Daugh­ter in Dis­ney­land

The Weekend Australian - Review - - Films - Ed­die Cock­rell

FILMS about the mak­ing of films are a spe­cial treat. Pre­ston Sturges’s 1941 com­edy Sul­li­van’s Trav­els has a great deal to say about the mind­set of the early Hol­ly­wood mogul, Tim Bur­ton’s Ed Wood (1994) is fun­da­men­tally about striv­ing to cap­ture the magic of movies — al­beit painfully bad ones — and even last year’s two dra­matic films about Al­fred Hitch­cock ( The Girl and Hitch­cock), flawed as they were, came alive dur­ing the re-cre­ated on-set se­quences dur­ing the mak­ing of The Birds and Psy­cho.

There’s nary a sound­stage in sight in John Lee Han­cock’s warm-hearted dra­matic com­edy Sav­ing Mr Banks, which is about a piv­otal fort­night dur­ing the ges­ta­tion of the beloved 1964 mu­si­cal Mary Pop­pins in which the jolly Walt Dis­ney (Tom Hanks) at­tempts to whee­dle the rights to the char­ac­ter from dys­pep­tic Aus­tralian-born, Lon­don-based au­thor PL Travers (Emma Thomp­son).

Rather, the film takes as its twin themes the joy of cre­ation in the present and the dele­te­ri­ous ef­fects of trauma from the past on one’s life and, in this case, the work of Travers (real name: He­len Lyn­don Goff).

So those hop­ing to see a re-cre­ation of the Cherry Tree Lane set or the manic chim­neysweep dance or the danc­ing pen­guins have mis­placed ex­pec­ta­tions. The strength of Sav­ing Mr Banks comes from the in­ter­play, of­ten comic, be­tween Hanks and Thomp­son, as well as the deft bal­ance of re­gret and op­ti­mism achieved by Aus­tralian screen­writer Sue Smith and Bri­tish co-writer Kelly Mar­cel.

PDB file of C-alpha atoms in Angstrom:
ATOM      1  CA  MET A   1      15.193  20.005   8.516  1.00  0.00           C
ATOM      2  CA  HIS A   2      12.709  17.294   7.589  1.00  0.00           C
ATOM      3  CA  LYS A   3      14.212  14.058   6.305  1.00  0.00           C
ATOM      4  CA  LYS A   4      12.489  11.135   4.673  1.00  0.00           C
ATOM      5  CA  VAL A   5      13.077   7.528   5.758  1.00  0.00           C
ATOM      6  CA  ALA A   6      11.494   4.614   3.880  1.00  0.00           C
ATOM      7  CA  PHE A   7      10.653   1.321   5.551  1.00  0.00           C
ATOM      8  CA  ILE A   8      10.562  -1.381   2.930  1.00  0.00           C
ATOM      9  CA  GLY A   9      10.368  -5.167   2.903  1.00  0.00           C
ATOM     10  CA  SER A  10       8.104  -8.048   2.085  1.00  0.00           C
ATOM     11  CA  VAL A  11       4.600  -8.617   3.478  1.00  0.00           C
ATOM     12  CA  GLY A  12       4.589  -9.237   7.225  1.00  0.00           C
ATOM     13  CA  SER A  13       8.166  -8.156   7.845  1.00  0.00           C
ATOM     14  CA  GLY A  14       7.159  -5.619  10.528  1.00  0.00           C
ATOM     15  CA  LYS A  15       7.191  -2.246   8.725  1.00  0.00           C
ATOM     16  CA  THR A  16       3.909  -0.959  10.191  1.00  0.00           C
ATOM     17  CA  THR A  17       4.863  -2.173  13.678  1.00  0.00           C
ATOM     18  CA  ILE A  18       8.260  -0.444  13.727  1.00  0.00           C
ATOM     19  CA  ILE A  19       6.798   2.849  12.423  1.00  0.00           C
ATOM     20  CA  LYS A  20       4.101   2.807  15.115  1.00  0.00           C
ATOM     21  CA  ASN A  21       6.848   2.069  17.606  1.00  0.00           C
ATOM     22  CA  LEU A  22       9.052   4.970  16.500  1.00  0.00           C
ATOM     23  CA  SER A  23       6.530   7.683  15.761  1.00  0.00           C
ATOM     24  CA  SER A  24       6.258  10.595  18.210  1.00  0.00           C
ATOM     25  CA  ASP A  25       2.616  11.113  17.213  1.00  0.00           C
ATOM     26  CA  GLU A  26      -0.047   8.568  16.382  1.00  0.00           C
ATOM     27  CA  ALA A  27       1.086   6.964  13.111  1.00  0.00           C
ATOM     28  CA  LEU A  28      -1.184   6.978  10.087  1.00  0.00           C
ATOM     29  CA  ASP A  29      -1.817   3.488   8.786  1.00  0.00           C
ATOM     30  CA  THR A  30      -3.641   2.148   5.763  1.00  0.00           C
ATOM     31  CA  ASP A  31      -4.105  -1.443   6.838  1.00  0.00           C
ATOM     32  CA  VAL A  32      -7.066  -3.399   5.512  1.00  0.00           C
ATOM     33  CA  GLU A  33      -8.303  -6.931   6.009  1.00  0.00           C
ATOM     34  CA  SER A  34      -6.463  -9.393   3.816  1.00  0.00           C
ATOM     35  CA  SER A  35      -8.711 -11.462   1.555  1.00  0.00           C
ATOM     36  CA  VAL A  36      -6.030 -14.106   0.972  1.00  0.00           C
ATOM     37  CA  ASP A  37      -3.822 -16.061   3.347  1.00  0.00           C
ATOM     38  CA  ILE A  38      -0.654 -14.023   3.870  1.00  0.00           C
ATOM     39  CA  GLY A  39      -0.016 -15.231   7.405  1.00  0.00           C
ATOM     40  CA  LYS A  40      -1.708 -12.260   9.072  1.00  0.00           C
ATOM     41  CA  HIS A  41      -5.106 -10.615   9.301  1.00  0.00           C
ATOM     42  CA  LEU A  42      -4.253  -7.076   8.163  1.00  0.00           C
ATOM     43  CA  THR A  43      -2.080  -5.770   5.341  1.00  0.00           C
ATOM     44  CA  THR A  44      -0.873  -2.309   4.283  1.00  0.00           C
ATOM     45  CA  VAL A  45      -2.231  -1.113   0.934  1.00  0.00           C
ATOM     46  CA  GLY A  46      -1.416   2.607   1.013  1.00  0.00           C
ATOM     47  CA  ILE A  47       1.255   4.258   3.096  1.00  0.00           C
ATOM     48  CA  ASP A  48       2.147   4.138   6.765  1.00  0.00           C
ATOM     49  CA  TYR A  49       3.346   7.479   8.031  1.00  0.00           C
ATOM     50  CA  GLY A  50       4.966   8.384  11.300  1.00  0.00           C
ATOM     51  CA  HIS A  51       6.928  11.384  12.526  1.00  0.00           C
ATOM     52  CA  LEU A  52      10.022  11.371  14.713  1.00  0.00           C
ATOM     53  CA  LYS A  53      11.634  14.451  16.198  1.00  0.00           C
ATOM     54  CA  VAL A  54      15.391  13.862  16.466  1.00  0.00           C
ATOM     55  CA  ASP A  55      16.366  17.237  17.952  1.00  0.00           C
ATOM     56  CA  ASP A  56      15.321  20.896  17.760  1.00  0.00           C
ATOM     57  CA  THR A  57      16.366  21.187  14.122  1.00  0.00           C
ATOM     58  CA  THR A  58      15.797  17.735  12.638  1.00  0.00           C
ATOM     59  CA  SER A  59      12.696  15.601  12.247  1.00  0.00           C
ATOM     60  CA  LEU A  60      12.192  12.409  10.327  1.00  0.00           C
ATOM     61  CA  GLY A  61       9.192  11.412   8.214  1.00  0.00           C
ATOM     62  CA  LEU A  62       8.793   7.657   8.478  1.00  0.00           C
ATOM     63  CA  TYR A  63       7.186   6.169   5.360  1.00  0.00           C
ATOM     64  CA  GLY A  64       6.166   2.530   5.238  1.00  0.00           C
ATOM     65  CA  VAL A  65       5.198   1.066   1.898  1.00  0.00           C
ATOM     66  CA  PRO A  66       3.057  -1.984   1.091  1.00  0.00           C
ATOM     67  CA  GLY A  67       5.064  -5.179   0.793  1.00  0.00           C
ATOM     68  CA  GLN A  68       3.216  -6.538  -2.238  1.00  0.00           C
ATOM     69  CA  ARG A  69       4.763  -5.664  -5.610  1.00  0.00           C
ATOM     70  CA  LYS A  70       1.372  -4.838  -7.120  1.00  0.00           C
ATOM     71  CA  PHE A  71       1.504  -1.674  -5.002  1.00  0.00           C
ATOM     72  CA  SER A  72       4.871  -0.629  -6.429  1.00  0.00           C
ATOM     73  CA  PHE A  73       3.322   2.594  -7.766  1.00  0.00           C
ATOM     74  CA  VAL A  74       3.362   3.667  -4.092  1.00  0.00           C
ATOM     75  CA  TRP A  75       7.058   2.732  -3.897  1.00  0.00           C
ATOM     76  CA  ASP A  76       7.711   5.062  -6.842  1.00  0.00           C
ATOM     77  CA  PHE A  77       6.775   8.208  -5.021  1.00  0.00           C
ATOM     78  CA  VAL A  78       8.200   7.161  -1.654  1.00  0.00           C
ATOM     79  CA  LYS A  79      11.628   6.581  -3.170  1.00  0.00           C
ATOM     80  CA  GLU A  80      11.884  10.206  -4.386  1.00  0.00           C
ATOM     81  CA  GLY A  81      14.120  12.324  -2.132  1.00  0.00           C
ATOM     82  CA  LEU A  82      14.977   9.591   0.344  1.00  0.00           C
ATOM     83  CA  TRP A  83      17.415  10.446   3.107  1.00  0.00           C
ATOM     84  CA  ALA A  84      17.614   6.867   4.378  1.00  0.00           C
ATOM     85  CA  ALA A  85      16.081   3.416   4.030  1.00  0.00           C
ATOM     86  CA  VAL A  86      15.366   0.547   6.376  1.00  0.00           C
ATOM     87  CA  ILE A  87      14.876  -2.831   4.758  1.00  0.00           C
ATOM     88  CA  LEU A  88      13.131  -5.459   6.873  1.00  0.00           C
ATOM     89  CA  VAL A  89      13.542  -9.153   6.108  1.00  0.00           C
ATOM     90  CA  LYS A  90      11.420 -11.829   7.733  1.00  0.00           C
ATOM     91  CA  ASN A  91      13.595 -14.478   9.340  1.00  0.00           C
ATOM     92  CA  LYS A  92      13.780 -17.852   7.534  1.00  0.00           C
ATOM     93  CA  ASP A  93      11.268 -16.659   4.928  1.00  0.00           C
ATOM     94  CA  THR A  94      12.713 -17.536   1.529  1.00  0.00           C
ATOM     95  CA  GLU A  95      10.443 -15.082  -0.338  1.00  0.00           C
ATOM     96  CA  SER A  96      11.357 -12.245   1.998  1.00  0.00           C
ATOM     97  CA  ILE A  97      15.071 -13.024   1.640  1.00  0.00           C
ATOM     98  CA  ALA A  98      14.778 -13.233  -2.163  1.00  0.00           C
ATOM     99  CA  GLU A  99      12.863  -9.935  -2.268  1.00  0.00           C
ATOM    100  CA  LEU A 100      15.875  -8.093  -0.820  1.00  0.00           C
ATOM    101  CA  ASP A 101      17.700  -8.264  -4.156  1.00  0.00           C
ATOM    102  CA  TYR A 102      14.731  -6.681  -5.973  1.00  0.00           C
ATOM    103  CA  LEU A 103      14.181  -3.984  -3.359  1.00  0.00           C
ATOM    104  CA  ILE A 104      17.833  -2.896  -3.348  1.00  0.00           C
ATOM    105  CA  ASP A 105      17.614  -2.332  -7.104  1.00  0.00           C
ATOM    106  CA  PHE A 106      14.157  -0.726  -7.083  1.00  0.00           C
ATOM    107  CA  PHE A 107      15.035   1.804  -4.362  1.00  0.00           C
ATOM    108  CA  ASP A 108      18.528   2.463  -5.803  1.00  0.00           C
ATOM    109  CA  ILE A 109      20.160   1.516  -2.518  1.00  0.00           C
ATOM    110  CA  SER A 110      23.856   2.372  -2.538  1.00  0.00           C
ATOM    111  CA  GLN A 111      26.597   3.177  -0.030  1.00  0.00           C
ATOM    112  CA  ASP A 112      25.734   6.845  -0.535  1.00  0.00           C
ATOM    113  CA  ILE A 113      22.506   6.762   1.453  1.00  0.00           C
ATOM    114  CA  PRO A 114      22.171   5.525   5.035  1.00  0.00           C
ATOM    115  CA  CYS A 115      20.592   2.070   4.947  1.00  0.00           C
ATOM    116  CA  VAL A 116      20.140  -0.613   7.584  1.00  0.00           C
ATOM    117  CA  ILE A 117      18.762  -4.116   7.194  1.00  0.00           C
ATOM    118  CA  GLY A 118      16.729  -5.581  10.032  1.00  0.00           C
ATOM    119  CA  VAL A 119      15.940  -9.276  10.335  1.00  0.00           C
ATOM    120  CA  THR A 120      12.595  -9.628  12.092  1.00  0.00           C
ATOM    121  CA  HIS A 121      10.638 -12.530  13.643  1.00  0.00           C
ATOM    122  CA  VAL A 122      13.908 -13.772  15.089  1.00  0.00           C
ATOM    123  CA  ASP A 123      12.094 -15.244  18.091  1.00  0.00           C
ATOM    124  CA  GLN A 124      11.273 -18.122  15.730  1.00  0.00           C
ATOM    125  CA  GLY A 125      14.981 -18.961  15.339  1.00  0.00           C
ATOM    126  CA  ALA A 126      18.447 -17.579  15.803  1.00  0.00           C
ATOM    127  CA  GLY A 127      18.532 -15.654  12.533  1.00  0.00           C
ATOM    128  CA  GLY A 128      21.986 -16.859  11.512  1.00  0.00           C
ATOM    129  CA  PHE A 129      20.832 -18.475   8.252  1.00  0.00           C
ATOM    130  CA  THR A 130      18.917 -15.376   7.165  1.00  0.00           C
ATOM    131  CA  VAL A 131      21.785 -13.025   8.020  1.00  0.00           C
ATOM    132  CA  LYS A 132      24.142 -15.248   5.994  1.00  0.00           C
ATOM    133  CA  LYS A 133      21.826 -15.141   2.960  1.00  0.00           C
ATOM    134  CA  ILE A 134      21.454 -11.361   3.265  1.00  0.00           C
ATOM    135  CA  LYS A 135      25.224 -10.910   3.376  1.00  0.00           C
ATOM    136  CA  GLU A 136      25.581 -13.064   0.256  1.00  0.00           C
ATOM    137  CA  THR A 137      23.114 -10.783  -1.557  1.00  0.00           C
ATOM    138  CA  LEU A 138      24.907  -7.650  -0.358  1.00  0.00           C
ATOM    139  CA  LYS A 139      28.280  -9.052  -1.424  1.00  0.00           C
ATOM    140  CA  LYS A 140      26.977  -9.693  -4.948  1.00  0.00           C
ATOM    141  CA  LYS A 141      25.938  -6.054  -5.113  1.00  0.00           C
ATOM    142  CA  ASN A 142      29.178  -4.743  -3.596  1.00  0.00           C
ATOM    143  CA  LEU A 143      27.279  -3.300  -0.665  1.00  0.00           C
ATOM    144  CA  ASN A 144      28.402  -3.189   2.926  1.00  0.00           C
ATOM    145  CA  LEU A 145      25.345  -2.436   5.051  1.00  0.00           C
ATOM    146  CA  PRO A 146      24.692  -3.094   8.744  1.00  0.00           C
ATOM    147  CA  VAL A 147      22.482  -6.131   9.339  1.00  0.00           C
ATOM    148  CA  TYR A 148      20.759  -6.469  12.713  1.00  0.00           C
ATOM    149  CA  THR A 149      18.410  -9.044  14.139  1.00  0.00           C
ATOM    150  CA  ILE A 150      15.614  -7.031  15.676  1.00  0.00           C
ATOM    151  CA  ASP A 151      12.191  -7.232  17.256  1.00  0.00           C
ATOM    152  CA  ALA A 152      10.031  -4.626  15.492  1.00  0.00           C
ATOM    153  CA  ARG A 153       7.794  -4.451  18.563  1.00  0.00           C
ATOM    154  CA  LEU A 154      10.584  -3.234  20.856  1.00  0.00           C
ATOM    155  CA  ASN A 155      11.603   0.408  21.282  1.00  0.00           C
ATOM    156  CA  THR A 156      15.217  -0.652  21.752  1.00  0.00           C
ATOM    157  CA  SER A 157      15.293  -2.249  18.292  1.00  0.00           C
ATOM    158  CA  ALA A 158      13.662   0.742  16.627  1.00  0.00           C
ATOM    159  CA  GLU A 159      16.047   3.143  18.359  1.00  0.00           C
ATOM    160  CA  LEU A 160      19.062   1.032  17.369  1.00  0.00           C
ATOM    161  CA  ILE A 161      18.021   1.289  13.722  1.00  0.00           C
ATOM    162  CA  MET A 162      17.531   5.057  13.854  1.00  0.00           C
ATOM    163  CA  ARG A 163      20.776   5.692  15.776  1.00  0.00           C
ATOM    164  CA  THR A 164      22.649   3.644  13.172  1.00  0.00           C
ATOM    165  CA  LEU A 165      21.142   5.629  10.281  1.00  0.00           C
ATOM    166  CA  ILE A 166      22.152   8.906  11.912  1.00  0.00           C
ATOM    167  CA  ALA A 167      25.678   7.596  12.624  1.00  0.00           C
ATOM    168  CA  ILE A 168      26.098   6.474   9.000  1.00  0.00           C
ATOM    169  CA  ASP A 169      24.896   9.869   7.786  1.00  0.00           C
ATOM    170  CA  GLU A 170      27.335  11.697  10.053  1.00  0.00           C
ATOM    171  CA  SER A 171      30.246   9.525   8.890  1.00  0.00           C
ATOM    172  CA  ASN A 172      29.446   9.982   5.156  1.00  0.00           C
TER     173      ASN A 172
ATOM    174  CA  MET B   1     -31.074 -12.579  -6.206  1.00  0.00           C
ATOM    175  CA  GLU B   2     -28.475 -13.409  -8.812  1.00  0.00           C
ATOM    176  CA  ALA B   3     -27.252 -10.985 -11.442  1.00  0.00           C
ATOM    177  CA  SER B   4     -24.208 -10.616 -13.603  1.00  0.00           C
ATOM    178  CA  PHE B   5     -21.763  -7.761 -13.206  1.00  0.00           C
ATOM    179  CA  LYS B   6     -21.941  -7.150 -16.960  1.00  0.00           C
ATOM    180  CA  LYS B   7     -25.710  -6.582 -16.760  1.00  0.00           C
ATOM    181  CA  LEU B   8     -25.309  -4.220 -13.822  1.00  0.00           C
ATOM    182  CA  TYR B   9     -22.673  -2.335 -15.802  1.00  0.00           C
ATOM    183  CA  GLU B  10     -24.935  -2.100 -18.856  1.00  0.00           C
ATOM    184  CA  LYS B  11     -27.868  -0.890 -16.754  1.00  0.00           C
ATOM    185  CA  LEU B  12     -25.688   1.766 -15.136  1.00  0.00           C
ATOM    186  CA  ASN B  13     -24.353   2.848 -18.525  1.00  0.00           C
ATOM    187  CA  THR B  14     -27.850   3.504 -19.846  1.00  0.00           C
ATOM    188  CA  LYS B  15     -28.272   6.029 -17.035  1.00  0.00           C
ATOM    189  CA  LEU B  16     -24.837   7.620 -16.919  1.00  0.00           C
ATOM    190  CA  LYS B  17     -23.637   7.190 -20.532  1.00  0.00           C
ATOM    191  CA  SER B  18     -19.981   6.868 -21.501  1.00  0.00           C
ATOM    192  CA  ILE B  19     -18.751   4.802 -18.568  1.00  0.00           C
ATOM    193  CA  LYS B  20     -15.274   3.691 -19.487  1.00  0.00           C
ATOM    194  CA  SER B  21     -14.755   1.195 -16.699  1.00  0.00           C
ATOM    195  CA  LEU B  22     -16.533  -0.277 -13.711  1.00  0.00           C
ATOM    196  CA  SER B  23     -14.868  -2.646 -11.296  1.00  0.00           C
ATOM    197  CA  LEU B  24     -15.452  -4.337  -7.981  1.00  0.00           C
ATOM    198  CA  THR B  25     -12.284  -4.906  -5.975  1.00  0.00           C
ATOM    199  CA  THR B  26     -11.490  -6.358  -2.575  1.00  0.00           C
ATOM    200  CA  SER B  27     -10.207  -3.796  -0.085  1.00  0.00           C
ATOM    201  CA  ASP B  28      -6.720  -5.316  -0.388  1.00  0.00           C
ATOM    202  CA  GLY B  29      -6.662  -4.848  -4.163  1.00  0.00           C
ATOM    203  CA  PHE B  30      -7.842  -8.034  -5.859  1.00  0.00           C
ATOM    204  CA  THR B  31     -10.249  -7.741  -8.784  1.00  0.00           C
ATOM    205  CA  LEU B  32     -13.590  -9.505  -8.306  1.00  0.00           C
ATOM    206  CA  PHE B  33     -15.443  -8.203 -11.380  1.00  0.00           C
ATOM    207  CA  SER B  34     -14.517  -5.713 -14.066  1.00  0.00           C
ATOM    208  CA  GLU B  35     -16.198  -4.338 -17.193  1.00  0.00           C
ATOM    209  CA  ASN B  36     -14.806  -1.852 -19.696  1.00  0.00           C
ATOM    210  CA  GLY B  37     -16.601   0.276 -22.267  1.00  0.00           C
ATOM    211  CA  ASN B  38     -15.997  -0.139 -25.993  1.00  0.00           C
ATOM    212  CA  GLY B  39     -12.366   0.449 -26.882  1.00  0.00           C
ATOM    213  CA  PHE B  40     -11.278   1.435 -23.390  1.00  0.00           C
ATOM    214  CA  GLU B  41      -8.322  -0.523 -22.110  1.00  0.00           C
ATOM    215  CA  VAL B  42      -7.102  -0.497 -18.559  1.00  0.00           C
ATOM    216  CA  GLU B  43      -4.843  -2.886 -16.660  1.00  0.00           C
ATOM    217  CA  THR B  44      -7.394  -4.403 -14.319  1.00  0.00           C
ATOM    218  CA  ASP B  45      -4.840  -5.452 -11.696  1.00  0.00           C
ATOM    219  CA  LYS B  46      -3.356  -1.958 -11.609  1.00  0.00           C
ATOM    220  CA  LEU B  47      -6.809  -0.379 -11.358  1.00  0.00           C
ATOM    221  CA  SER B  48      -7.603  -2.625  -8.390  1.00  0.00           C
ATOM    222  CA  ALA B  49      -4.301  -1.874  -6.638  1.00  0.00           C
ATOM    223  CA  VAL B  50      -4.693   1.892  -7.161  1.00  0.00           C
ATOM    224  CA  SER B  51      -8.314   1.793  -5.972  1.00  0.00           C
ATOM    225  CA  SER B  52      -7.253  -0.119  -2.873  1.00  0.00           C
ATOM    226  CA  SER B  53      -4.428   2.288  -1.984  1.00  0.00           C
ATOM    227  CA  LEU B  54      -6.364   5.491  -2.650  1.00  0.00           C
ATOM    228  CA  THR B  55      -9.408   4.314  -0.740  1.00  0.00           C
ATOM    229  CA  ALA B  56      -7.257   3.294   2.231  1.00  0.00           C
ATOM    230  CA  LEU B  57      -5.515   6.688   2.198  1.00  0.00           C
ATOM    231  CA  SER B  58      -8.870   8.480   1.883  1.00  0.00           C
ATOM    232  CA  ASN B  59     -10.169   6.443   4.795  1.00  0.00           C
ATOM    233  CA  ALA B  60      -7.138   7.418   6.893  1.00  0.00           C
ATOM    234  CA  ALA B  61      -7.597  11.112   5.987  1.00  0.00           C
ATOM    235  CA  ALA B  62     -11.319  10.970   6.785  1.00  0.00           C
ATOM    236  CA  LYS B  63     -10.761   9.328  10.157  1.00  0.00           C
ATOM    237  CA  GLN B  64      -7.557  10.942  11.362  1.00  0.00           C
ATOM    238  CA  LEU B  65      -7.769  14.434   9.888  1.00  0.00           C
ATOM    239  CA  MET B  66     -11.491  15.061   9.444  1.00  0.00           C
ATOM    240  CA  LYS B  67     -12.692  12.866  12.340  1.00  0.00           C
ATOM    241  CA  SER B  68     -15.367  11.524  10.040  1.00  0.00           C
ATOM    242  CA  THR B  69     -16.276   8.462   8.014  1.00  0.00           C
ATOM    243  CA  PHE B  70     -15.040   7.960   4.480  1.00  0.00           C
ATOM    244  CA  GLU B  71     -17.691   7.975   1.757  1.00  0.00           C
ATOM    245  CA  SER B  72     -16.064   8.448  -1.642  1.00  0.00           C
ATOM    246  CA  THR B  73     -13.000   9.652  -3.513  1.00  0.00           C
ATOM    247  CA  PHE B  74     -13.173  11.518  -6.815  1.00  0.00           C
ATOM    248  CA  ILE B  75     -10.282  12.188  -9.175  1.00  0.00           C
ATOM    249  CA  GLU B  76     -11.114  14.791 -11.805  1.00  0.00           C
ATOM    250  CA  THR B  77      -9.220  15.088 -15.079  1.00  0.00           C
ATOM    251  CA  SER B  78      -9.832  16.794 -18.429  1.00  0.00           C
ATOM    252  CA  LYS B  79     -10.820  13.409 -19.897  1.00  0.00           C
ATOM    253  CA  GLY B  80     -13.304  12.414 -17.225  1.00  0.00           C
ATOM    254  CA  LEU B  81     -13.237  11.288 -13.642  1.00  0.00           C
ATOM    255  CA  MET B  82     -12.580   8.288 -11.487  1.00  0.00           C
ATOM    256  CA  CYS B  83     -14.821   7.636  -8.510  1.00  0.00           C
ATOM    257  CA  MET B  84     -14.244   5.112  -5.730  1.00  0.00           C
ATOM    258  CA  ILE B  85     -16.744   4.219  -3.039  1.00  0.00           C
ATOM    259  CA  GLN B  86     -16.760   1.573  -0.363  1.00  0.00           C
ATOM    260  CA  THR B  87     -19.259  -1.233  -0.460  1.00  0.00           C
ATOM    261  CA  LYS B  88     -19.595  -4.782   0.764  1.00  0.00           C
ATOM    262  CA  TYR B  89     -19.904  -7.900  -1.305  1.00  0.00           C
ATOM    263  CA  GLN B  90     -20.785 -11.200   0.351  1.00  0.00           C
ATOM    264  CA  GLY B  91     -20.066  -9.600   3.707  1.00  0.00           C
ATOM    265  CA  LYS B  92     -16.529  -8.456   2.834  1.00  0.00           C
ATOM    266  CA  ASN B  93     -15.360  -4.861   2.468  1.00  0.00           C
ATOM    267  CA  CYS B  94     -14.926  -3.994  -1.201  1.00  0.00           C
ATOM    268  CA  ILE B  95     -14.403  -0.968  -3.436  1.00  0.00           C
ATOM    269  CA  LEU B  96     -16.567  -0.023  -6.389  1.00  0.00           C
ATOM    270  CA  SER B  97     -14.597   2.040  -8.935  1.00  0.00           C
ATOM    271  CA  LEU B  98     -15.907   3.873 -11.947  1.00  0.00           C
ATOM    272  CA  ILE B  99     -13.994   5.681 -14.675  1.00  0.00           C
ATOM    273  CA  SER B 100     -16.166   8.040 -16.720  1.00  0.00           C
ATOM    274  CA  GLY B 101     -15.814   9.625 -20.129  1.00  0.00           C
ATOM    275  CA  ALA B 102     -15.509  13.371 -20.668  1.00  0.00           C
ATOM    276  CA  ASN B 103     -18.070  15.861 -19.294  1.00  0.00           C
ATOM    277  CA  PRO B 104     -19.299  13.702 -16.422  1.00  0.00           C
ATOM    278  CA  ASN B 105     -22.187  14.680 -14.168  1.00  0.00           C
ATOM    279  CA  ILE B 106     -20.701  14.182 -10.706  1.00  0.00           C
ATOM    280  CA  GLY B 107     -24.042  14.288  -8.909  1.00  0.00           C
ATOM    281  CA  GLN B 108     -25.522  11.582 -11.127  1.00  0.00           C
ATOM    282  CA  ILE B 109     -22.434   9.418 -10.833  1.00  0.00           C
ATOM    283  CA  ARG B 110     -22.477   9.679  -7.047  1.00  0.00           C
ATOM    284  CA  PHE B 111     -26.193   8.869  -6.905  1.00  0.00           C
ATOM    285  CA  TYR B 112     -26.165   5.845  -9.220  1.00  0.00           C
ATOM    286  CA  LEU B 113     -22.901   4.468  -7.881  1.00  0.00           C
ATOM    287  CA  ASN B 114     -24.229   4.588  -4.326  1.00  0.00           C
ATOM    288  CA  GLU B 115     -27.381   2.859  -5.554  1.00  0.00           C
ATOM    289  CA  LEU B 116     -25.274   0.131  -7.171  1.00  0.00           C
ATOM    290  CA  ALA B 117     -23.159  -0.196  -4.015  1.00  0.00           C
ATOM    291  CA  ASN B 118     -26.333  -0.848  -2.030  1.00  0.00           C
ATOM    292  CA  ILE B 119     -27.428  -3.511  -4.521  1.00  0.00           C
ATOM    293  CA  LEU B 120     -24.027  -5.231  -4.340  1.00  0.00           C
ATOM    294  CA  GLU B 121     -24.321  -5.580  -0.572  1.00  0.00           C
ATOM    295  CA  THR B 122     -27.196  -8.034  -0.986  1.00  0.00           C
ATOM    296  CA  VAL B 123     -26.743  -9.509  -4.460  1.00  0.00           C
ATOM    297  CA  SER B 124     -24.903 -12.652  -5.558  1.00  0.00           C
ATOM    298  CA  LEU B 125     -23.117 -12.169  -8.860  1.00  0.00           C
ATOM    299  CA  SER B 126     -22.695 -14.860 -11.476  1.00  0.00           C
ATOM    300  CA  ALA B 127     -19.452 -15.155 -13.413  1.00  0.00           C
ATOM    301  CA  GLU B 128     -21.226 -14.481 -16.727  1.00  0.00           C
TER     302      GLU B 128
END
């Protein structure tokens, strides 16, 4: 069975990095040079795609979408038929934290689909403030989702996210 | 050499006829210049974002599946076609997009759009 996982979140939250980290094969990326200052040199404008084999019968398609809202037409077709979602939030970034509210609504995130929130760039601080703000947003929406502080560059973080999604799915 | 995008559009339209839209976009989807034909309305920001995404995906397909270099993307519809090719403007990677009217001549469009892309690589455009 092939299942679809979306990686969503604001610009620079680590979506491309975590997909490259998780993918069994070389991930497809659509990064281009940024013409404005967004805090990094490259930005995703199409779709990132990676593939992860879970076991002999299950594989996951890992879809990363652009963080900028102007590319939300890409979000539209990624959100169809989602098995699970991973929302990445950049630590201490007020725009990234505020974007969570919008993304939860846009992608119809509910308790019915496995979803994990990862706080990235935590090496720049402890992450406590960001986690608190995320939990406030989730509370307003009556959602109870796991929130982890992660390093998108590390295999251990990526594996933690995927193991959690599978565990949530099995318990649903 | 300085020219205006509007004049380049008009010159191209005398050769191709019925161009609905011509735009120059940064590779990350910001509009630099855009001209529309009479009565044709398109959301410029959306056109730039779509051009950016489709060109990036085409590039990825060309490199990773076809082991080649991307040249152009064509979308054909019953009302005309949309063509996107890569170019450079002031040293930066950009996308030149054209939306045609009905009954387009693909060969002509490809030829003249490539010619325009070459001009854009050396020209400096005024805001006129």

Twenty years af­ter his daugh­ters per­suade him to make a film ver­sion of Travers’s se­ries of books about the mag­i­cal nanny Mary Pop­pins, Dis­ney is still wait­ing for Travers to make up her mind. On the ad­vice of her ac­coun­tant, who warns her she’s low on funds, Travers re­luc­tantly agrees to spend two weeks in south­ern Cal­i­for­nia for meet­ings at the Walt Dis­ney Stu­dios with Dis­ney, co-writer Don DaGradi (Bradley Whit­ford) and com­poser-lyri­cist sib­lings Richard M. and Robert B. Sher­man (Ja­son Schwartz­man and BJ No­vak, re­spec­tively), who have been tasked with writ­ing songs for the pro­posed film.

The au­thor proves her­self to be a hos­tile and in­flex­i­ble col­lab­o­ra­tor. She hates be­ing called Pamela, dis­likes Dick Van Dyke for the part of chim­neysweep Bert, flatly re­fuses the idea of songs or an­i­ma­tion in the film and even in­sists the colour red be struck from the movie.

In­ter­cut with th­ese se­quences are flash­backs: Travers’s trou­bled mem­o­ries of grow­ing up in Mary­bor­ough, Queens­land, in the early 20th cen­tury. Her fa­ther, Travers Goff (Colin Far­rell), is a good-hearted banker and dot­ing dad with a weak­ness for al­co­hol that short-cir­cuits his suc­cess at ev­ery turn and ru­ins his fam­ily.

Grad­u­ally, the par­al­lels and con­nec­tions be­tween what hap­pened to Travers the girl and the work and world view of Travers the bit­ter writer of beloved books for chil­dren is re­vealed. The mono­logue in which Dis­ney equates both of their fa­thers with Ge­orge Banks, the im­pe­ri­ous fa­ther with a heart of gold played by David Tom­lin­son in Mary Pop­pins, is the sec­ond late-reel act­ing tour-de­force for Hanks this year, fol­low­ing his sick bay melt­down at the end of Cap­tain Phillips.

Also on hand is Paul Gia­matti as Travers’s friendly, long-suf­fer­ing chauf­feur Ralph. Re­buffed through­out the film, he fi­nally suc­ceeds in draw­ing a less gruff woman out of the au­thor, if only fleet­ingly.

Other than an all-too-brief tour of Dis­ney­land, the film’s emo­tional high point may well be when the Sher­mans, fin­ish­ing up one of the film’s songs, draw the sud­denly smil­ing au­thor into an ex­u­ber­ant recita­tion of Let’s Go Fly a Kite. Th­ese re­hearsal scenes splen­didly con­vey the elu­sive spark of in­spi­ra­tion and the giddy ela­tion when it ig­nites.